The development of network theory is providing important insights into gene and protein networks [15] . However, the translation of such advances to humans complex diseases such as autoimmune diseases is confronted with many challenges, such as incomplete knowledge of the molecules involved, lack of quantitative data, the higher degree of complexity and the limited availability of analytical methods. Among several methods of network analysis for reconstructing network topology from experimental datasets [16], Bayesian networks are those that offer the best results [17], [18]. In human complex diseases, the use of different clinical phenotypes such as quantitative traits, disease subtypes or therapies, can introduce meaningful perturbations into a network to help infer its topology [19].

The aim of our study was to assess the functional properties of the gene network that controls the T-cell activation processes in healthy circumstances and in an autoimmune disease such as MS. Furthermore, we assessed the effect of immunotherapy in such a gene network. In addition we were interested in identifying new therapeutic targets at the systems level. In order to achieve this objective, we performed a network analysis using quantitative measurements of gene expression obtained by real time PCR from a small number of well-known genes involved in T-cell activation, as well as using prior biological information. We limited our study to a set of 20 genes for two reasons: 1) we were interested in obtaining a balanced matrix considering number of genes, subjects and perturbations; and 2) the limited amount of RNA from every individual in which assess the gene expression levels by real time PCR in the same sample. We employed a Bayesian approach to obtain an accurate reconstruction of the network and indeed, we assessed the qualitative and quantitative network properties using several new methods from systems biology. This systems approach to autoimmunity revealed functional differences in the gene network that controls T-cell activation that cannot be captured with previous methods. Moreover, we show how this approach can be useful in translational clinical research by evaluating the effect of current therapies, and by identifying new therapeutic targets for immunotherapy, such as the Jagged1-Notch pathway.


Network analysis of the T-cell activation gene network

In order to obtain a more accurate network, we decided to focus on a small set of genes for which the biological information was more complete, they were previously implicated in MS and having them distributed among five basic functions associated with T-cell activation. In this way, we were able to obtain quantitative data and a good balance between the size of the network and the number of possible perturbations related to the different disease phenotypes and therapies [17]. Thus, the experimental dataset was obtained by assessing the gene expression levels of the 20 genes by real time PCR in a cohort of 104 subjects, composed by healthy controls and patients with MS (see Table 1 for details of the clinical characteristics and Table S1 for statistically summary of gene expression levels). Our approach profits the presence of different phenotypes (healthy, patient condition or different immunotherapies) as perturbations to the system in order to improve the ability of Bayesian inference to identify the right interactions. In the other hand, since Bayesian algorithms might lead to several different results using the same experimental dataset, we also feed the algorithm with a structural network template to decrease the number of different outputs and to increase its accuracy. We obtained the template (structural network) by applying biological knowledge from co-expression studies available at the Ingenuity database ( The resulting structural network identified 50 links (Fig 1). Using this structural network as a template, we inferred the topology of the human T-cell activation network by using the experimental dataset performing a Bayesian network approach (see methods).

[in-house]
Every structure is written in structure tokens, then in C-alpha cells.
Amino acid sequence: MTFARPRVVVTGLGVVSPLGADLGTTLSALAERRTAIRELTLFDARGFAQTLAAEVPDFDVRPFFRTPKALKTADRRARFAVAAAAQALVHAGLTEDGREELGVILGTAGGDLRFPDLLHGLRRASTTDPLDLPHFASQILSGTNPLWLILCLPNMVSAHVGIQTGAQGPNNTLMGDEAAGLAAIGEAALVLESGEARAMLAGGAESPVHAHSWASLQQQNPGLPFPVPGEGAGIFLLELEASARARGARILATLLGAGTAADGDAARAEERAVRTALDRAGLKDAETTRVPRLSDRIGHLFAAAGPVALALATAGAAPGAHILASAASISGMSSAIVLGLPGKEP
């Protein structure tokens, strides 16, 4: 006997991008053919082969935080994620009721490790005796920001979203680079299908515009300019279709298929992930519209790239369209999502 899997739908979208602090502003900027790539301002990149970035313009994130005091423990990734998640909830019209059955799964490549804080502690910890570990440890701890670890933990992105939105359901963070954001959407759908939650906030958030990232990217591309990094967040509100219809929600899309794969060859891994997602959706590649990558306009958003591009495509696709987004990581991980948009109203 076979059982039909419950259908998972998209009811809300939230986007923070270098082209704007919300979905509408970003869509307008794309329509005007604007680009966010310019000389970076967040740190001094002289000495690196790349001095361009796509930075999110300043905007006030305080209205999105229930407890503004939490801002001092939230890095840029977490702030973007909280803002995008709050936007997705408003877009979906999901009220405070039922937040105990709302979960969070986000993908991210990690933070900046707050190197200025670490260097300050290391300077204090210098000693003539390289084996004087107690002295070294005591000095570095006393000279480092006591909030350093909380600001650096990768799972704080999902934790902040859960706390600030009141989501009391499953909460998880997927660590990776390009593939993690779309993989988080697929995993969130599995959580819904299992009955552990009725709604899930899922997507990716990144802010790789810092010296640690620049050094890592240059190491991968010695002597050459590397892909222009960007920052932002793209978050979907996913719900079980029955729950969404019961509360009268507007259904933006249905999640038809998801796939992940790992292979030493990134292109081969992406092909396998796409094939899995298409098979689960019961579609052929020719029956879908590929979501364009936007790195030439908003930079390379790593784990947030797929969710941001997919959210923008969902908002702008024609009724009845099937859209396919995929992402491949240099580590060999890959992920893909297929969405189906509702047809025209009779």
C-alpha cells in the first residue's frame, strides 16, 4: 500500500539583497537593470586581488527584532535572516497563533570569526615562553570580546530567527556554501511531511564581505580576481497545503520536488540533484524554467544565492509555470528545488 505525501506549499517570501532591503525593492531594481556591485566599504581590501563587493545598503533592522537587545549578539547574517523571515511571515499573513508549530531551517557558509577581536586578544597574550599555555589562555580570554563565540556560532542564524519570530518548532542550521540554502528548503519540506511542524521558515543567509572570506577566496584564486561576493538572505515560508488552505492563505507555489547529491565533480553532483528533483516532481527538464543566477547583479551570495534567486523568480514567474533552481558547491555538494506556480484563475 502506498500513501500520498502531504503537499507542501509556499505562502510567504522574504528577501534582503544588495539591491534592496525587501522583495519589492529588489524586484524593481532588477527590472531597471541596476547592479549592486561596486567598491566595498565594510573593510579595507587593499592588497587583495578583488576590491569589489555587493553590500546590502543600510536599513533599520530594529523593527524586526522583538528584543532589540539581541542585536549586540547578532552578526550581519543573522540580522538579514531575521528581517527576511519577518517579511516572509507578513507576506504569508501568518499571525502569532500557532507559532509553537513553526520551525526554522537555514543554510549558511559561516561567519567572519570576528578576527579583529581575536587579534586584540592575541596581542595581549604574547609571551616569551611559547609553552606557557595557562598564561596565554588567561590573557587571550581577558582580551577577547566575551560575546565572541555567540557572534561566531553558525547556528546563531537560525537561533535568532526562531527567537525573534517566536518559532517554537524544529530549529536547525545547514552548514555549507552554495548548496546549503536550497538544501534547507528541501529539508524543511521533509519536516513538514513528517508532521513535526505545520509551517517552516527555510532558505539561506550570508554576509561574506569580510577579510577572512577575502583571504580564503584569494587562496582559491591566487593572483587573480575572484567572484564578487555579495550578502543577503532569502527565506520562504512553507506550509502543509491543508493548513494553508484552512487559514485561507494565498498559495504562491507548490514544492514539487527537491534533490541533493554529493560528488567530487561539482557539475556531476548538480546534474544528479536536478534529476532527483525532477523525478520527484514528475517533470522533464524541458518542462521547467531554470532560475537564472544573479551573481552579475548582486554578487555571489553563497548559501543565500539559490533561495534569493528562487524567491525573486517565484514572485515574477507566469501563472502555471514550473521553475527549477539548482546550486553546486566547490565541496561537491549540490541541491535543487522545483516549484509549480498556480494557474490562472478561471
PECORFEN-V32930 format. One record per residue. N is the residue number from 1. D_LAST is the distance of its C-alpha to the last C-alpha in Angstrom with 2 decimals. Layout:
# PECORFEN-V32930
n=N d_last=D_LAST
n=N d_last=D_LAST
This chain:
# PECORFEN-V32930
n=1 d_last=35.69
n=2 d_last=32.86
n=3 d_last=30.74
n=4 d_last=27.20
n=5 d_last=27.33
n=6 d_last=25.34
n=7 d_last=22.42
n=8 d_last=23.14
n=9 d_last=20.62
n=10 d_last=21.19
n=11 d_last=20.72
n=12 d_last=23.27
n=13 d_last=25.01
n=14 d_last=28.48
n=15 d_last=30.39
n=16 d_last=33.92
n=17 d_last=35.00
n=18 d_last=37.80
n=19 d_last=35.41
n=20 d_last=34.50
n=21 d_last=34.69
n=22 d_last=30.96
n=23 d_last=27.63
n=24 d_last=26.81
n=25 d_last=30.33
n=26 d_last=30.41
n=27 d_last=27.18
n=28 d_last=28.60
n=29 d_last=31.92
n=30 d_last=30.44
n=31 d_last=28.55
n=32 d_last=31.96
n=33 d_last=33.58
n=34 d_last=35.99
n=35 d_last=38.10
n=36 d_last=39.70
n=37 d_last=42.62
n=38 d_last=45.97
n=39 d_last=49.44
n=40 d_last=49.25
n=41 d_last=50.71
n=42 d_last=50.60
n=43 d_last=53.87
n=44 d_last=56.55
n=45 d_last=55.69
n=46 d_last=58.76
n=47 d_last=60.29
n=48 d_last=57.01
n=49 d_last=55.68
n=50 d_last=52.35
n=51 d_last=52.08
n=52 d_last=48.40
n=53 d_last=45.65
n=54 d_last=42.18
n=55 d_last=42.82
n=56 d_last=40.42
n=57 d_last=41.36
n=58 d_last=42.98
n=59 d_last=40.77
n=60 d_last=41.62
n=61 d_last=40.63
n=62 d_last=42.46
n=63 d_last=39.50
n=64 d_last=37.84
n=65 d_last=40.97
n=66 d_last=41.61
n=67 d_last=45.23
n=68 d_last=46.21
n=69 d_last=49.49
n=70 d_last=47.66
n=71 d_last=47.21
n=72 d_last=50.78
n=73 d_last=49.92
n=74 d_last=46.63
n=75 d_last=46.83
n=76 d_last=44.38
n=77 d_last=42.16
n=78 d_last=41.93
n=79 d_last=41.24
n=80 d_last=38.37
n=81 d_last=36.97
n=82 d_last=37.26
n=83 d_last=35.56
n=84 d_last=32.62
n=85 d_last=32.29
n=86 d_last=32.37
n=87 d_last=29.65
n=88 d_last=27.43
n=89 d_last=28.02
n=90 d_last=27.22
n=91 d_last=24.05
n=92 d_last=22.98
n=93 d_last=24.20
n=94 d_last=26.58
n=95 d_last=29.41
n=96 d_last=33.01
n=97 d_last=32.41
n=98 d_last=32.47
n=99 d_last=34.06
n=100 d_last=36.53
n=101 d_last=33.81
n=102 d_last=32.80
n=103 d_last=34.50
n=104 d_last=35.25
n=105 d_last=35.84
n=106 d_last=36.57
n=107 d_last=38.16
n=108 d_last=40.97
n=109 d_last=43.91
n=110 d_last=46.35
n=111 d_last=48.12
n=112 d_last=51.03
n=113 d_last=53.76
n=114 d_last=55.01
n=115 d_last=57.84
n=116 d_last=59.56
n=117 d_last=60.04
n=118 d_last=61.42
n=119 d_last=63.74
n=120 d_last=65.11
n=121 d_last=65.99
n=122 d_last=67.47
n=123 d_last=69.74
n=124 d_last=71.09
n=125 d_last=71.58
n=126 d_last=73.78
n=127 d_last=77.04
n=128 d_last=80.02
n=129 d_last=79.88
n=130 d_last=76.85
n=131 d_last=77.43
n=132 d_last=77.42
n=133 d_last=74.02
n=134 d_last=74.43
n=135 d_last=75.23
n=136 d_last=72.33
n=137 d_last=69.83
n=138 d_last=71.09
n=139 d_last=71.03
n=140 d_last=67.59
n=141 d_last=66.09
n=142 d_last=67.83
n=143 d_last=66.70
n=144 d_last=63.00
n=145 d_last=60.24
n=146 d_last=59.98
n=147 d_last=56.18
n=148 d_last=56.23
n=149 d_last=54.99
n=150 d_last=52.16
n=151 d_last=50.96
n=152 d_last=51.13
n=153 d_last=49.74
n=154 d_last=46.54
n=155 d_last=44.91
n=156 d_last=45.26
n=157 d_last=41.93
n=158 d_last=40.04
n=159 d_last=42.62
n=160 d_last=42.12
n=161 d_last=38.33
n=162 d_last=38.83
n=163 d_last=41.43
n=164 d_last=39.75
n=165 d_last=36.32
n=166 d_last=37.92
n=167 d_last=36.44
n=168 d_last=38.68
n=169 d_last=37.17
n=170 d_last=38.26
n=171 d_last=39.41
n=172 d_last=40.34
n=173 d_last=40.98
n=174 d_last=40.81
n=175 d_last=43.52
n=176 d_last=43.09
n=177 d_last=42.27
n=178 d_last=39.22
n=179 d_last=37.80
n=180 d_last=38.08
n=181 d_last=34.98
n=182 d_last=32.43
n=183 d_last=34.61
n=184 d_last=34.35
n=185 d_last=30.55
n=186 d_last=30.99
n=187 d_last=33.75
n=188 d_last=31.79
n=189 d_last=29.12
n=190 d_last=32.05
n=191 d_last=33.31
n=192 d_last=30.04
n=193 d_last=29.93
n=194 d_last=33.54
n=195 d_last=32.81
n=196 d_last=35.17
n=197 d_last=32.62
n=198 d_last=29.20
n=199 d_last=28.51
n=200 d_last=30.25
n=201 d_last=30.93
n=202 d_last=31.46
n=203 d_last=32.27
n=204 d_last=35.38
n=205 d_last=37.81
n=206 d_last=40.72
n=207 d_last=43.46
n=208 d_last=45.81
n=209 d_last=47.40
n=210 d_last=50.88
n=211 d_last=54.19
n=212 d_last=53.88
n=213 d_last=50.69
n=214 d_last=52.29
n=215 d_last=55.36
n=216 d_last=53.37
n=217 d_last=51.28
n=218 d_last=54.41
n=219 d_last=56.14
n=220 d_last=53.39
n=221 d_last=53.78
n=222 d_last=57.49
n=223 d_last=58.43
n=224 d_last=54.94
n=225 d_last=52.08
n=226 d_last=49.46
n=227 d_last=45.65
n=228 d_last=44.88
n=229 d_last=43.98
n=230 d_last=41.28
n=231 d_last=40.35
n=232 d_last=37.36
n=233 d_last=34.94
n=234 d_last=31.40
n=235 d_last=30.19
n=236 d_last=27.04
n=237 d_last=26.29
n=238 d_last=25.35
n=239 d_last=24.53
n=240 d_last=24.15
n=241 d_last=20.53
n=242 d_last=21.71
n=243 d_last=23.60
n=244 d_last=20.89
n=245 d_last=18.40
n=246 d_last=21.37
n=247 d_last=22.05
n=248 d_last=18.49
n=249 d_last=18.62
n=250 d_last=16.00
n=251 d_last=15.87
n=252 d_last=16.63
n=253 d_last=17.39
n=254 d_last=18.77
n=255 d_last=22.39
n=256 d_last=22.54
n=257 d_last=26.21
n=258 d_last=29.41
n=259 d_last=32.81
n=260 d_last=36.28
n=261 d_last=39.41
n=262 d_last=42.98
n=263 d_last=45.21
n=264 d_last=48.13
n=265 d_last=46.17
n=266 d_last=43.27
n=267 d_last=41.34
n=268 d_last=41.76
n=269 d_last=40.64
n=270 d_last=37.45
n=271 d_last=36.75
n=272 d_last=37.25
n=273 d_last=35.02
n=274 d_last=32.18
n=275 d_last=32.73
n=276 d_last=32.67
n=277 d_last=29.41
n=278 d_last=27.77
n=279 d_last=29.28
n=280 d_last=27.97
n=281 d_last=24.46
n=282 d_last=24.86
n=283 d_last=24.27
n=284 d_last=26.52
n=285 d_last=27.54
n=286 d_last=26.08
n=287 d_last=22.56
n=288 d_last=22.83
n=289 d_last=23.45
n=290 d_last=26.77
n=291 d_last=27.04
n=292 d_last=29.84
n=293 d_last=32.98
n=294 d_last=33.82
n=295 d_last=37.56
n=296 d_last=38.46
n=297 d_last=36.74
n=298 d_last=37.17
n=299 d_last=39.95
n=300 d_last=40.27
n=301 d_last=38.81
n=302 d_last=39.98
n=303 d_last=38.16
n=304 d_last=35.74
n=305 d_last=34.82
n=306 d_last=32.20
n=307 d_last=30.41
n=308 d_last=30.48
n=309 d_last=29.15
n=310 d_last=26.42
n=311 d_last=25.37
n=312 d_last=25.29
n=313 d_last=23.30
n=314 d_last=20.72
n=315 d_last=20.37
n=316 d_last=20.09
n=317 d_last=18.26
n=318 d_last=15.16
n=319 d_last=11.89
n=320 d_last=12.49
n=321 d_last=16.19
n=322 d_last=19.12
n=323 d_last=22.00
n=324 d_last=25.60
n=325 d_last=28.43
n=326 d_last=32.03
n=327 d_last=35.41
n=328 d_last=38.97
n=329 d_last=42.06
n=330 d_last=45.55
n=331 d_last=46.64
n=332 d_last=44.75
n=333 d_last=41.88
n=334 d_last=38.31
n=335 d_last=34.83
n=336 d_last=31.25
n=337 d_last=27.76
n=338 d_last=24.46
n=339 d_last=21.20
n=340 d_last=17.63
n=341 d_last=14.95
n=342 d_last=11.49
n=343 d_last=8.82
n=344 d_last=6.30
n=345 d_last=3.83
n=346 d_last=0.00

Figure 1. Network analysis of the human T-cell activation network:

The structural network was obtained from co-expression analysis using the Ingenuity database. The structural network has 20 genes and we identified 50 links. Using the structural network as a template and the experimental dataset (gene expression levels of the 20 genes from 104 subjects quantified by real time-PCR), we reconstructed the T-cell activation network. The network contains the 20 genes and we identified 31 links (see Table 1 for information about the weight, direction and previous biological knowledge of the links).


Table 1. Demographic and clinical data of patients and controls